The requirement is NOT to contain a negative edge; or, the algorithm loops forever.
Since there is no already-made ORDER_ARRAY, a priority_queue (based on min distance) is needed on the side in order to determine which node to be picked. Note that priority_queue is based on “largest node in the front”, we need to tweak the comparison function.
This is just like a BFS queue, except that when we take a node out from this queue, it always contains the smallest weight/distance.
· Step 4.a use a priority_queue; loop until this loop size == 0
· Push calculated new values into the queue
· A node is marked “visited” AFTER this is selected as the “from” node & all of its “to” nodes are relaxed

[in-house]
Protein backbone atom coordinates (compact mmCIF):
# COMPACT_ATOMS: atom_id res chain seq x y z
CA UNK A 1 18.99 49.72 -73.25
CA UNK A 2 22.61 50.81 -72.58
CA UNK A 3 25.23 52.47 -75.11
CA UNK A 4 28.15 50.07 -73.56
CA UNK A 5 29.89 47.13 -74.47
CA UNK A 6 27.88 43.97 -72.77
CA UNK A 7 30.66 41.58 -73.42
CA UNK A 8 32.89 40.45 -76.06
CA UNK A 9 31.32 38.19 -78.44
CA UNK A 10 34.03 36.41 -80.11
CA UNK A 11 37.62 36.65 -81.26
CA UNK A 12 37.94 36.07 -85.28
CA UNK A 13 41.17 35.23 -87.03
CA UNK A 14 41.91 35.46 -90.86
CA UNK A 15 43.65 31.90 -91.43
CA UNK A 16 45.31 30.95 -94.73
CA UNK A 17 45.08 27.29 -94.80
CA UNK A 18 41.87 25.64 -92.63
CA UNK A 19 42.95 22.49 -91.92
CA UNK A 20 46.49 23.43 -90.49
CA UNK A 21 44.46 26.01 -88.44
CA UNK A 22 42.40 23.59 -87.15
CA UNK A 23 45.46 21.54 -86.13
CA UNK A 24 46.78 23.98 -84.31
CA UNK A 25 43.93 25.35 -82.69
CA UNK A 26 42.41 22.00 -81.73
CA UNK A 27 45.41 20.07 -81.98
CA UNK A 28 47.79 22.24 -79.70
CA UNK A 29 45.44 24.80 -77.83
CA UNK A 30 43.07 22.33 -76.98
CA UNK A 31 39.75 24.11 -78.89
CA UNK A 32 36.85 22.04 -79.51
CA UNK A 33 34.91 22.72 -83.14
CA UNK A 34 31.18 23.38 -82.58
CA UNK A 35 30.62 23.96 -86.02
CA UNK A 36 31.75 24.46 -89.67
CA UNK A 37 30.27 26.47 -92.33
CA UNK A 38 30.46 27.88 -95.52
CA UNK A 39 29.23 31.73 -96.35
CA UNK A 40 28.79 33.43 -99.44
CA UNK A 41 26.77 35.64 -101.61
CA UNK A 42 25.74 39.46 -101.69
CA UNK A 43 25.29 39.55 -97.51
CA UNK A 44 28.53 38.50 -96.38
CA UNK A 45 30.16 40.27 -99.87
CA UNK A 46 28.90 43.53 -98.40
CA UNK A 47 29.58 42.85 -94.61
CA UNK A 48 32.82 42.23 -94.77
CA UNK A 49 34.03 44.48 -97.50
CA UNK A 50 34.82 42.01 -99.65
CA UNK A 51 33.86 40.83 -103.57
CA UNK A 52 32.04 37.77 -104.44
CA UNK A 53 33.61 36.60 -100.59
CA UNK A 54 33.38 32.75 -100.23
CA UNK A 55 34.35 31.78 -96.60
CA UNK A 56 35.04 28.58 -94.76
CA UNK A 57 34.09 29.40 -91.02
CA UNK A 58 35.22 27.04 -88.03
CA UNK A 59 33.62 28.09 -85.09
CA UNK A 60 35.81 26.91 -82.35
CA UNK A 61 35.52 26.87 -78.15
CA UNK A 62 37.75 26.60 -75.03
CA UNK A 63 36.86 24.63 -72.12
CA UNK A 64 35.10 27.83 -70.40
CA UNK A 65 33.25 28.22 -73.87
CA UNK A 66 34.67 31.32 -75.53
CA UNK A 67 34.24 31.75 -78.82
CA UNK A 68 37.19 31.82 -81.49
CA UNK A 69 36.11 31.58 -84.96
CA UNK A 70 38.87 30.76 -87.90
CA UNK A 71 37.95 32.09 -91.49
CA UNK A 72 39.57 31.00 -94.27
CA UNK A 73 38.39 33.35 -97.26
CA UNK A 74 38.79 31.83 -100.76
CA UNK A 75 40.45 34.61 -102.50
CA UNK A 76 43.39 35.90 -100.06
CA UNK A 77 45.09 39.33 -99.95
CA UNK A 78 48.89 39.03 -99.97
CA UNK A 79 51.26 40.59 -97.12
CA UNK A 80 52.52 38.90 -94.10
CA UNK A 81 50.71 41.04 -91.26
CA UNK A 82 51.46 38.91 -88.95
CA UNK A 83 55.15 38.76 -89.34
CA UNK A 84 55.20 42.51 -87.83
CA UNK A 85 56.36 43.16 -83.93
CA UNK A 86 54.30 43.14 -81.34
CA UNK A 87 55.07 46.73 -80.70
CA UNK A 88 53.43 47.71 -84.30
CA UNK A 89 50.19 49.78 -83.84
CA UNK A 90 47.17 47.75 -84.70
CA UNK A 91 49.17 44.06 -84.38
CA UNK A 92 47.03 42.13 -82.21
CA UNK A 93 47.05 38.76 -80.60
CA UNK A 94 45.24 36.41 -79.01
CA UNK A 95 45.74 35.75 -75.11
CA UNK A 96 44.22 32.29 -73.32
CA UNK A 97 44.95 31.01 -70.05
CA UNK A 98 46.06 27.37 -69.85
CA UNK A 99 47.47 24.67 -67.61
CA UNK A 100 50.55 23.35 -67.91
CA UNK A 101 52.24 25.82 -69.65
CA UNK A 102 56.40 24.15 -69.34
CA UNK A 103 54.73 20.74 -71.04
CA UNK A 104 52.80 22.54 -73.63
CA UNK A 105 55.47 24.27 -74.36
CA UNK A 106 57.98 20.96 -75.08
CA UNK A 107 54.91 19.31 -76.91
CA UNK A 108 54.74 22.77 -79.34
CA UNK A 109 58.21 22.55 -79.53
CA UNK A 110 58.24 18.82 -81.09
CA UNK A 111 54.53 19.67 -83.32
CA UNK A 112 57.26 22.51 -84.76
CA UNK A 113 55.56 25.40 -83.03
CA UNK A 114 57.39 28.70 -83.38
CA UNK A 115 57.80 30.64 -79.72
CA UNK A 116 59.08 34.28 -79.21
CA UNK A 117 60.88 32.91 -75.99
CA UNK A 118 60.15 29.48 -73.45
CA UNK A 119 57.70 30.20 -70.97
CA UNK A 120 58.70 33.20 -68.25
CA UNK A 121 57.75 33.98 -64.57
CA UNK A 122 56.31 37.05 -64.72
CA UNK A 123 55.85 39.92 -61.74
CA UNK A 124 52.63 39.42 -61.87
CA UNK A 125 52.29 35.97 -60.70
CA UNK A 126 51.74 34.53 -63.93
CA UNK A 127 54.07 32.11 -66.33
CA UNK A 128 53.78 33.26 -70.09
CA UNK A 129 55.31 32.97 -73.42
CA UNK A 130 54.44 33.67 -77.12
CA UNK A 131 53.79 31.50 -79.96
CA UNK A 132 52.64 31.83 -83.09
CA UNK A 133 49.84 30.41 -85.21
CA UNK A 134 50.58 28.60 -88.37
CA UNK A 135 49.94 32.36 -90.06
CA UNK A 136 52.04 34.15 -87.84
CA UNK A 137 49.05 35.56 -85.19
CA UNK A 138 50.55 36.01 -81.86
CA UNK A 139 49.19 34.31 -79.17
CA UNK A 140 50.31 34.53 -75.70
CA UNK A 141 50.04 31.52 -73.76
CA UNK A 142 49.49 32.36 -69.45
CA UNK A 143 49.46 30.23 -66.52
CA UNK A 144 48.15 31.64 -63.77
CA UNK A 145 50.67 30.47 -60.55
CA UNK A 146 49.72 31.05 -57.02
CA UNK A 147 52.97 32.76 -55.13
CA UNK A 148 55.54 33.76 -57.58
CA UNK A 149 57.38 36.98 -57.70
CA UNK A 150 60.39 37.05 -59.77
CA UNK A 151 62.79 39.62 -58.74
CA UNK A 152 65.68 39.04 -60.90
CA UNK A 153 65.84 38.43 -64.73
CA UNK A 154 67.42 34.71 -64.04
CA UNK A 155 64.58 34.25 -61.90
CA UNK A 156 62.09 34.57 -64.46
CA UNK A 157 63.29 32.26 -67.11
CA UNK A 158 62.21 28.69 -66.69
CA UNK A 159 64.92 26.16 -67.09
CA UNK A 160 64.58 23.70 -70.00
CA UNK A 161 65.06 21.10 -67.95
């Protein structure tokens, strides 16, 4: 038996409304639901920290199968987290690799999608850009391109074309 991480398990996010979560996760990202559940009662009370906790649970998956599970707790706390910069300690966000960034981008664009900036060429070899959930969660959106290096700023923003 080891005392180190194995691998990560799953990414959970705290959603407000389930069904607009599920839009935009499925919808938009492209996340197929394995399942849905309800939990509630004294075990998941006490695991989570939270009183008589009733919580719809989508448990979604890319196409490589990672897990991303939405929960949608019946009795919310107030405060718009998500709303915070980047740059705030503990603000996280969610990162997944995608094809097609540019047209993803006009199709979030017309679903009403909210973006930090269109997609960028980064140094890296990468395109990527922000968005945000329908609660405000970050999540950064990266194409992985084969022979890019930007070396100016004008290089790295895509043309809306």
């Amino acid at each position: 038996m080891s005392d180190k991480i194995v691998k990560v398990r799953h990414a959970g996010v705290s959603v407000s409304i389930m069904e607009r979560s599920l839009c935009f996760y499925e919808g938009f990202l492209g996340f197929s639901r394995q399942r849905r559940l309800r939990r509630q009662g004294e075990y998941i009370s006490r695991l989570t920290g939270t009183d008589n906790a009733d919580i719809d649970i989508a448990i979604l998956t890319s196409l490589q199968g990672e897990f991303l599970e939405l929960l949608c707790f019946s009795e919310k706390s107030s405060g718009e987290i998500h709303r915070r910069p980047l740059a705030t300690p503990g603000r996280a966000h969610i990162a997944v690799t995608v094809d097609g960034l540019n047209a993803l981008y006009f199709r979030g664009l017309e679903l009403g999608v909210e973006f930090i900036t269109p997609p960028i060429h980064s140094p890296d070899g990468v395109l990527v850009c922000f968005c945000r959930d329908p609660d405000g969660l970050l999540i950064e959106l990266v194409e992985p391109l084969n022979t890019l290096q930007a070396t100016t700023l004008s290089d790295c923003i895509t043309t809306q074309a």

· When “taking a min node”, compare this with the current MIN_DISTANCE_ARRAY. Drop if smaller, since a node can be visited from many paths.
The worst condition is to visit ALL nodes before claiming the MIN_DISTANCE_ARRAY is final. However, in Step 5, if the current “from” node is the destination node, we can exit.
Not as ideal as Dijkstra; however, if there is a negative edge, Bellman Ford is the choice to find it.
Basic steps is roughly the same; however, this algorithm shall repeat twice (each iteration for all nodes loop) in order to identify nodes involved in a negative weight cycle.
This is a classical DP-based solution, which gives the entire shortest path in two loops.
Similar to Bellman Ford, this runs the logic twice, in order to identify negative cycles.
The input is connection matrix (N*N), rather than the usually connection edges.